In many rural areas, even those with a university, there is a pervasive sense that economic vitality is impossible, the challenges too great, rewards too limited and regional poverty too persistent. This is a costly misconception.
“Nobody made a greater mistake than he who did nothing because he could only do a little.”
While all universities have the potential to contribute to regional economies, rural universities have an especially challenging role. History insistently testifies: Universities focused on academic achievement will have a positive economic impact.
A 2010 study by the Economic Research Service of the U.S. Department of Agriculture, “Nonmetropolitan Outmigration Counties: Some Are Poor, Many Are Prosperous,” shows half of the nonmetropolitan counties in the nation lost population over the past few decades. In 700 of those, declines were 10% or more. Moreover, nonmetropolitan counties fall into two categories.
On the one hand poverty rates are high, high school completion rates are low, and unemployment is above national averages. On the other hand some nonmetropolitan counties post high educational attainment and lower unemployment, typically the case in rural counties with universities. Nevertheless, to rely solely on universities to address outmigration is shortsighted.
Further complicating the scenario, rural universities may contribute to outmigration by elevating aspirations of local students. The green grass of opportunity grows in distant pastures. Exodus due to the paucity of local possibilities seems inevitable.
Desperation for any job-creating enterprise may cause snap, short-term decision-making absent appreciation of long-term costs and implications. The Bakken shale formation of North Dakota created an explosion of horizontal drilling for harvesting oil and gas leading to jobs and growth. Last week in a post on the dailyyonder.com website, Fracking Jobs Come With Costs, Paper Says, Tim Marema suggests that while the immediate benefits of employment are real, there may be long-term challenges for local economies. The boom of energy related employment may wane when resources play out. Even with strict environmental safeguards to alleviate pollution associated with recklessly executed and/or leniently regulated fracking, economic impacts may remain indefinitely.
The yo-yo effect of sporadic cycles of activity and inactivity associated with some industries could be modulated by stabilizing employment and development opportunities nurtured through an engaged university. Exceptional community/institutional collaboration are essential. The Illinois Soybean Center, housed at SIU Carbondale is an example of industry/university collaboration for distinctive regional and community benefit. It builds on a tradition of faculty/student research, and public/private funding.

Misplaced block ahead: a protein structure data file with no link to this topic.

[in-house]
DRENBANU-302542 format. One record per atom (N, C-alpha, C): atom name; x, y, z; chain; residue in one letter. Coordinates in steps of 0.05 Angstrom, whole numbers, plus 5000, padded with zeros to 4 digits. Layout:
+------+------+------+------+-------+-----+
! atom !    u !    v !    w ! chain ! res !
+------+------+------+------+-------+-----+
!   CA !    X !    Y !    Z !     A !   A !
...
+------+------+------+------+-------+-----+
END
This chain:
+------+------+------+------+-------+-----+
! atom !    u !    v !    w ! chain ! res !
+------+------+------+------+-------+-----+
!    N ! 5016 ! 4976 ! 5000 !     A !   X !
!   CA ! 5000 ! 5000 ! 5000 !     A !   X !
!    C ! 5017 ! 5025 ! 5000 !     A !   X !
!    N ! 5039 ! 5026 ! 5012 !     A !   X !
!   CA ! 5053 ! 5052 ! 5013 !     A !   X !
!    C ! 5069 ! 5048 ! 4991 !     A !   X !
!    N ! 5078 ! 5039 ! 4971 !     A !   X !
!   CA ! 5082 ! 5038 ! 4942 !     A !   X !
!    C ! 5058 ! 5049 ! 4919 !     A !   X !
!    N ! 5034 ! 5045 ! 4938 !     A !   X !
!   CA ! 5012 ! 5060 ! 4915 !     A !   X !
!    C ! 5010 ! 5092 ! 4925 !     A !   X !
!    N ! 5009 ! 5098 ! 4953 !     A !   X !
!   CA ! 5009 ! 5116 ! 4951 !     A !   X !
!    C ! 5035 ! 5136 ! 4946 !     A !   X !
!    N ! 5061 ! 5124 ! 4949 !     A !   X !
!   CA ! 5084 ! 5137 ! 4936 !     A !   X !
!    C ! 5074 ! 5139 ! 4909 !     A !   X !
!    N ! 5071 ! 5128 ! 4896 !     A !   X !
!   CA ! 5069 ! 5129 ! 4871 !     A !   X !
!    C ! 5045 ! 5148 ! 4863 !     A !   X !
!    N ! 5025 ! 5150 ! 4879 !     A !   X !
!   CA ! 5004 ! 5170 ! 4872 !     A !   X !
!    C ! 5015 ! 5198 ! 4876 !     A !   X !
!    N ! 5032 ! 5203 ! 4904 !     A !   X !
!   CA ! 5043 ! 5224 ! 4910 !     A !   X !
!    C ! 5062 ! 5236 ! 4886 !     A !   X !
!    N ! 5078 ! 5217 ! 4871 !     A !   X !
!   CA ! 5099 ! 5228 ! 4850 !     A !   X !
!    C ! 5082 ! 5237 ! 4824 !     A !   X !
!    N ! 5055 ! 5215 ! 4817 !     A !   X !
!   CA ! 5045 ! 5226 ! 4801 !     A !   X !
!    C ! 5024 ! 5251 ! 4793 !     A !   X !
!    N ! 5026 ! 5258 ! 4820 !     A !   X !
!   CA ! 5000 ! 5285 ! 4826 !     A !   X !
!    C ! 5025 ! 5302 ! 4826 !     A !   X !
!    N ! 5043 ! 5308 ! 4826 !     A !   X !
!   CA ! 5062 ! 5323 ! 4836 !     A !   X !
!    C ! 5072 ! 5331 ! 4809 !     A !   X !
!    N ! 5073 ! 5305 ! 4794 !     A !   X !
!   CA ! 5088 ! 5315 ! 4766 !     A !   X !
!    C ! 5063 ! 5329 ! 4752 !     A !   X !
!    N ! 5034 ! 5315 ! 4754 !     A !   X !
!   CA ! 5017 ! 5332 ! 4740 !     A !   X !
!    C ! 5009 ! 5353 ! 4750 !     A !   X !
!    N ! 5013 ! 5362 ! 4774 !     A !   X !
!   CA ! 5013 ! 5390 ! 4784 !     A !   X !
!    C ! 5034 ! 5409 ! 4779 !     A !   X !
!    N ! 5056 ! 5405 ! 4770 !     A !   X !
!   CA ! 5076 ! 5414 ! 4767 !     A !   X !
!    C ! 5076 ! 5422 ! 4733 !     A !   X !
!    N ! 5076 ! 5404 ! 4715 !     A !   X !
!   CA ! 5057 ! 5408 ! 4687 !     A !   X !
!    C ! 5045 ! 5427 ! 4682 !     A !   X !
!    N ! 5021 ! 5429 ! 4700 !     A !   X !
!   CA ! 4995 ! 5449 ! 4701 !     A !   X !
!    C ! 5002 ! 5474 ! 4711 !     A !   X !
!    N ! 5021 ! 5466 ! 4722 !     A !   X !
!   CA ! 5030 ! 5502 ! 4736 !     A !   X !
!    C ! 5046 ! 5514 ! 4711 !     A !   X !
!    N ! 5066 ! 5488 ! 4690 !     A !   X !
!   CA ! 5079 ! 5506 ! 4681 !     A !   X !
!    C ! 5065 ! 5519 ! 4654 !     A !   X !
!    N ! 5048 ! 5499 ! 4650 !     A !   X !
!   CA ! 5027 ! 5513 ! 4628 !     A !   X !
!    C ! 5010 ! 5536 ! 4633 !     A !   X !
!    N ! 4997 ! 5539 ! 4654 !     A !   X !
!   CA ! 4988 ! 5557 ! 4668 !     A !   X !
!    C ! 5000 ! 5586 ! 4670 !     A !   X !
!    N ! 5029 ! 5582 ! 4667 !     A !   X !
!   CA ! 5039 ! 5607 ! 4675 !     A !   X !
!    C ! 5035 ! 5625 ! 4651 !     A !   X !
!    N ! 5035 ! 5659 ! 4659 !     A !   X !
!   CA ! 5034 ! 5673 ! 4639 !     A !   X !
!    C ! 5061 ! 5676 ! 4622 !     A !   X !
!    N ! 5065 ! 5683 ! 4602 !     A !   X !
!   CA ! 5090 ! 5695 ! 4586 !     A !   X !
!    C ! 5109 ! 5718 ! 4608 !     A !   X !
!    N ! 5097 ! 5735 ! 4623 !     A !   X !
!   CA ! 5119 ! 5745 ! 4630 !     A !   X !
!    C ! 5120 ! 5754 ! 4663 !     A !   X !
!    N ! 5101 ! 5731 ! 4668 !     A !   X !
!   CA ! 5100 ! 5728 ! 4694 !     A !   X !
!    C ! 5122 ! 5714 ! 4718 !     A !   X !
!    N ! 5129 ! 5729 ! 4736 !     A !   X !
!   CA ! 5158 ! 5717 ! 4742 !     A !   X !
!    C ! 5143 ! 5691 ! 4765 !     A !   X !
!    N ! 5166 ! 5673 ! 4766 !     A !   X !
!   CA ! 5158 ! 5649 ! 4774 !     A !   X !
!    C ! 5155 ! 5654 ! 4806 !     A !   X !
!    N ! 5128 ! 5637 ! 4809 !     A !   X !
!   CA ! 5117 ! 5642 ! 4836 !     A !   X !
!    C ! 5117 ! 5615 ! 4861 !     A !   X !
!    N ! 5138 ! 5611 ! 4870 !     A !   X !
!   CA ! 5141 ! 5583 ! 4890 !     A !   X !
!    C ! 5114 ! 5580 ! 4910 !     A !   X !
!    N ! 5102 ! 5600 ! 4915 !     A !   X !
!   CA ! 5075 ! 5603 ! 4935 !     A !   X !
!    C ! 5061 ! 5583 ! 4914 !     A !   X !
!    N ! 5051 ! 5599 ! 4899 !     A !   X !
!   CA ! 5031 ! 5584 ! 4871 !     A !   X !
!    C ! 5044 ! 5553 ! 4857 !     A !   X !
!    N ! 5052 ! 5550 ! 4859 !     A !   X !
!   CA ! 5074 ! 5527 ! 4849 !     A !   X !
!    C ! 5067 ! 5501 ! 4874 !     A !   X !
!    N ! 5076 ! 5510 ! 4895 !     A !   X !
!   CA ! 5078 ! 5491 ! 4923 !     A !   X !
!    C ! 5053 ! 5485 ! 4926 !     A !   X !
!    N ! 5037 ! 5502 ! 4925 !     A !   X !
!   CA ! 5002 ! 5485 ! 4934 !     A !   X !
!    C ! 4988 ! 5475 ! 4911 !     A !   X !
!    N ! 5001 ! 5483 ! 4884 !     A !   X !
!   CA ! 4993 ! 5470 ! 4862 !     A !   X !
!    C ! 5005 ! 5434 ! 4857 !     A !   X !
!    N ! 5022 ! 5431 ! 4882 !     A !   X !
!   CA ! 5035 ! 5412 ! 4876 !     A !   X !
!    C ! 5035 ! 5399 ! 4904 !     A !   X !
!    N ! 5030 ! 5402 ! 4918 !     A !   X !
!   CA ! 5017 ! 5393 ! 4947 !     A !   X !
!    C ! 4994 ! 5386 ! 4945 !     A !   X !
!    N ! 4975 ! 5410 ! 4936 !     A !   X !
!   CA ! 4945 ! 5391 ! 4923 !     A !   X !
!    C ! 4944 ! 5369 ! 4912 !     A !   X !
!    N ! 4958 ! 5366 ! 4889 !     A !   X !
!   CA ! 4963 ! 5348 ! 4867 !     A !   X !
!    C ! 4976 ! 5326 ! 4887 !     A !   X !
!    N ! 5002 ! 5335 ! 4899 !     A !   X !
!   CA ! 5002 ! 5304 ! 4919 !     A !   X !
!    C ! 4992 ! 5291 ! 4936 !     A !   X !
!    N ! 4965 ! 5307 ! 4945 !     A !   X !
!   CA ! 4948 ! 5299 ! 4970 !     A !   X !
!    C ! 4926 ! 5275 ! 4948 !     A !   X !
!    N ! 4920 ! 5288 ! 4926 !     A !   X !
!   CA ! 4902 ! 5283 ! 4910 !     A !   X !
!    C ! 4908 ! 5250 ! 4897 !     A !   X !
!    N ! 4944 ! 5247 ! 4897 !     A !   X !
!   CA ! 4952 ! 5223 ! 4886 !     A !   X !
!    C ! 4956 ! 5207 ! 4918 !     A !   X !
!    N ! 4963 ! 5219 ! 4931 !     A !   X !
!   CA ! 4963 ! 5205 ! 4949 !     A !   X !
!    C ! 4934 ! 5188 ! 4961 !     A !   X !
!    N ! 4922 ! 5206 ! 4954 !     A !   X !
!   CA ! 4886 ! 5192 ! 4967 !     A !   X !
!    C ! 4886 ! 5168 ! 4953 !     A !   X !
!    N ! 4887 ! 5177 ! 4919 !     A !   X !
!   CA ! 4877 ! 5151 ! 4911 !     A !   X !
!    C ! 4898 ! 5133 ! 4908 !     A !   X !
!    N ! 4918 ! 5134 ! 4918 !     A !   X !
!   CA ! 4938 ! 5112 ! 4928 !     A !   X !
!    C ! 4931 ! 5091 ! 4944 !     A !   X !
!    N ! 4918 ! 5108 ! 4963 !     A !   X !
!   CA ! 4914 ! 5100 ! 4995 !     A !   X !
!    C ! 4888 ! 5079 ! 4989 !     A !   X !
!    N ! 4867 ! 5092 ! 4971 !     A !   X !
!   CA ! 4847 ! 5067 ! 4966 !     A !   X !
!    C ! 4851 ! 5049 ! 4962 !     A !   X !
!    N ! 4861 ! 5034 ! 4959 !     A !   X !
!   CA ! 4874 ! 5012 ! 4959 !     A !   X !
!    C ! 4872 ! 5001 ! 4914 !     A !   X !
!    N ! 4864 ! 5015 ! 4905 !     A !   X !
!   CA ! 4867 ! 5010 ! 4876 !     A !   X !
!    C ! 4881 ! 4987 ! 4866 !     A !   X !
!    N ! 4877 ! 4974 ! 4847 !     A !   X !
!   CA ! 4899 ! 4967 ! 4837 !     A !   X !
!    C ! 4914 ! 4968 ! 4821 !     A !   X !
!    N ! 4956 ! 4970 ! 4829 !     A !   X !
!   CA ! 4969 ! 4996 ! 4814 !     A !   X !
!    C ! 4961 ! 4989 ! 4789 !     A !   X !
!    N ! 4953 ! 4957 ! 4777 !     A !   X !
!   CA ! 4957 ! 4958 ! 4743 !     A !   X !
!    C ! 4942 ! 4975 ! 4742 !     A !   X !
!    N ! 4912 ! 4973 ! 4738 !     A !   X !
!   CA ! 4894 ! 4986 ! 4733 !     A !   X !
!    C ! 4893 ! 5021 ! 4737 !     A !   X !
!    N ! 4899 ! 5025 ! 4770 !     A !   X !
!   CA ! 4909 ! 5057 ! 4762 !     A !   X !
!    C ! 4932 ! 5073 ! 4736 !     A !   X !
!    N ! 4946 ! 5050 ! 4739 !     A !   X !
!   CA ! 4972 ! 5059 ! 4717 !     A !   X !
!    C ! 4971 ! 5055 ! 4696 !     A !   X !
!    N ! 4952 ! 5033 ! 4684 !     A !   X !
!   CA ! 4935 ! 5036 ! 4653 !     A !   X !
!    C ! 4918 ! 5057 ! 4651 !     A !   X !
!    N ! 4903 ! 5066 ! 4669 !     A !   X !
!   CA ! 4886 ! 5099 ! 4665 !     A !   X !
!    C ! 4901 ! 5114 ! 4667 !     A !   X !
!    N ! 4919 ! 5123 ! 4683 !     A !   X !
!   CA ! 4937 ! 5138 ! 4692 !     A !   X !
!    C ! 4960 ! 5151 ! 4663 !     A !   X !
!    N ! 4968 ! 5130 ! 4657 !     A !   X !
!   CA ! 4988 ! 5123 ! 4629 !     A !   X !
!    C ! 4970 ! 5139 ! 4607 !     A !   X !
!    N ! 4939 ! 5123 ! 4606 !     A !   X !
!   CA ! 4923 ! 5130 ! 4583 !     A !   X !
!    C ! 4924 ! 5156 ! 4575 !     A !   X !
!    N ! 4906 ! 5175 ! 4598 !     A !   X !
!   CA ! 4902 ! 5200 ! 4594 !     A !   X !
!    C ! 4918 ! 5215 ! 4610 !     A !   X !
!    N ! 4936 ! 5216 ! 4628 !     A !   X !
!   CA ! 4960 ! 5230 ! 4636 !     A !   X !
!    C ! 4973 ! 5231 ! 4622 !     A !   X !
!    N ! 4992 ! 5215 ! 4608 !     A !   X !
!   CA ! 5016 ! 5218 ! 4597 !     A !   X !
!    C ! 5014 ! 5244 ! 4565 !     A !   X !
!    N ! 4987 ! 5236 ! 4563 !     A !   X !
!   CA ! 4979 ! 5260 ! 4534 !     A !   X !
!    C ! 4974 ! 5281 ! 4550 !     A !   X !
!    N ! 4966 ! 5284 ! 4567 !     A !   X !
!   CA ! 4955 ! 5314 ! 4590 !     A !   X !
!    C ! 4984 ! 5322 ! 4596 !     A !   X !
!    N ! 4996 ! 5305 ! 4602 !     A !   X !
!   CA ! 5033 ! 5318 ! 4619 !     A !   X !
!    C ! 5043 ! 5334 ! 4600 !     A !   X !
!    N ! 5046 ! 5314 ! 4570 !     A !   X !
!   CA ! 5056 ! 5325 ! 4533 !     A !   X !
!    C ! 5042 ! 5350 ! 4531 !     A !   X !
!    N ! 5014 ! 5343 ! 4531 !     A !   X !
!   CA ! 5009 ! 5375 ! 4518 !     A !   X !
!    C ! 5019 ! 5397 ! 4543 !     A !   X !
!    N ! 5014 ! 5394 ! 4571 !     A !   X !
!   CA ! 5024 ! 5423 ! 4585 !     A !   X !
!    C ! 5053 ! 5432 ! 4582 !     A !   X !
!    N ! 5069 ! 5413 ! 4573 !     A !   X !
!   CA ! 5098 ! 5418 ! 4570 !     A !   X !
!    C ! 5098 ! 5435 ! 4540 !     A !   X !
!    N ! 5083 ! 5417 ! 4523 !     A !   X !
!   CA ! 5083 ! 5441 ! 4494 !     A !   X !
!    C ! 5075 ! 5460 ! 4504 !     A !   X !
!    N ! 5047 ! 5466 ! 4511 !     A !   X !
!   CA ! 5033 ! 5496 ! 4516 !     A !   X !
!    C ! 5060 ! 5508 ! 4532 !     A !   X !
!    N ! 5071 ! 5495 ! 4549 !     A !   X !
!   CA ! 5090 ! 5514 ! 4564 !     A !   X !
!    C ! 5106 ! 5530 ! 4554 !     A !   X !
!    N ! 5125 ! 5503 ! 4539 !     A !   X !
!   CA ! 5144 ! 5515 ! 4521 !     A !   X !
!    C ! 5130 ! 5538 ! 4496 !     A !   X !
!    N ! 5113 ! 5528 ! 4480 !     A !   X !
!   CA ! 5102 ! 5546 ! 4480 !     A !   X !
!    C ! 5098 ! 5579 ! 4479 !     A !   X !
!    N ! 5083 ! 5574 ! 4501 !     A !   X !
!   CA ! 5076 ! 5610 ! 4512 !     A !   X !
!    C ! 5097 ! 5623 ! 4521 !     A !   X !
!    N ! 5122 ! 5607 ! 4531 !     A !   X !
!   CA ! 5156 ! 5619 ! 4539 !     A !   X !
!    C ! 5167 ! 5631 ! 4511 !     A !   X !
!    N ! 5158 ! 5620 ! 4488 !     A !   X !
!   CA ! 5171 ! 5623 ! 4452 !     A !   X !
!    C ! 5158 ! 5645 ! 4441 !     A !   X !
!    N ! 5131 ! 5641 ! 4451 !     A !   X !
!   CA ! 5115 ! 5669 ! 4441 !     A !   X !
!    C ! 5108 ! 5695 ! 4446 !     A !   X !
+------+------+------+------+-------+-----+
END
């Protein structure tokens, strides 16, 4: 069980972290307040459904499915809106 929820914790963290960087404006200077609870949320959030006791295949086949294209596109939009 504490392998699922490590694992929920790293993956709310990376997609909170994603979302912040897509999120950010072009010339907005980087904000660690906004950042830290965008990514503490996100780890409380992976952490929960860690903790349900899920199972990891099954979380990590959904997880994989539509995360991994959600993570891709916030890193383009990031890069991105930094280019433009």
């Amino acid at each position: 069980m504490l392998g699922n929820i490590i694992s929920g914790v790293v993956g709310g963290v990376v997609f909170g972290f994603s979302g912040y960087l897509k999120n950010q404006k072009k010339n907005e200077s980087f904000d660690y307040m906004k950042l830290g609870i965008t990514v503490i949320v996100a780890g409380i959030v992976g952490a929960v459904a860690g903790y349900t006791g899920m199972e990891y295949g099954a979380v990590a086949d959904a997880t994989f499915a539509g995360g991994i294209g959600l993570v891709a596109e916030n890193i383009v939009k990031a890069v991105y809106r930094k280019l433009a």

Well led universities should dampen fluctuations of job creation and job loss in regions where economic activity is seasonal or cyclical such as agriculture and mineral extraction. Understanding the rural economic dynamic and the nature of its impact on a university’s academic mission is the key to success — made especially confounding because no two regions or universities are the same.
“All politics are local,” said Tip O’Neill. All economies are local too.
In my university community this discussion is ongoing but not new. While fracking is a relatively recent phenomenon, the coal industry in southern Illinois has a long and pervasive impact on every aspect of life. It stands the region in stark contrast to the northern extremities of the state, Chicago and the trade and commerce related collar counties. Georgia’s metropolitan Atlanta, upstate and downstate New York, coastal California and the San Joaquin Valley all represent distinctive and occasionally competing regions with sundry economic opportunities that create a “two-state” reality.
The challenges are numerous. A National Agriculture and Rural Development Policy Center research paper by Mark Partridge and Amanda Weinstein of the Ohio State University, suggests natural resource abundance may be a hindrance to economic development in rural regions. Unchecked or poorly configured economic development could be an encumbrance, but any manifestation of a natural resource: scenic beauty, game, fertile soil, oil, or natural gas is of great benefit to any region if exploited responsibly.
Michael Porter of the Harvard Business School, in “Colleges and Universities in Regional Economic Development: A Strategic Perspective,” says universities can have positive long-term economic impacts. Porter’s posit, “A region’s competitiveness is determined by how productively it uses its human, capital, and natural resources; that productivity sets the regions standard of living to its effect on wages, returns on capital and returns on natural resources.”
Rural universities should promote economic development in response to regional distinctiveness, university strength, and shared aspirations.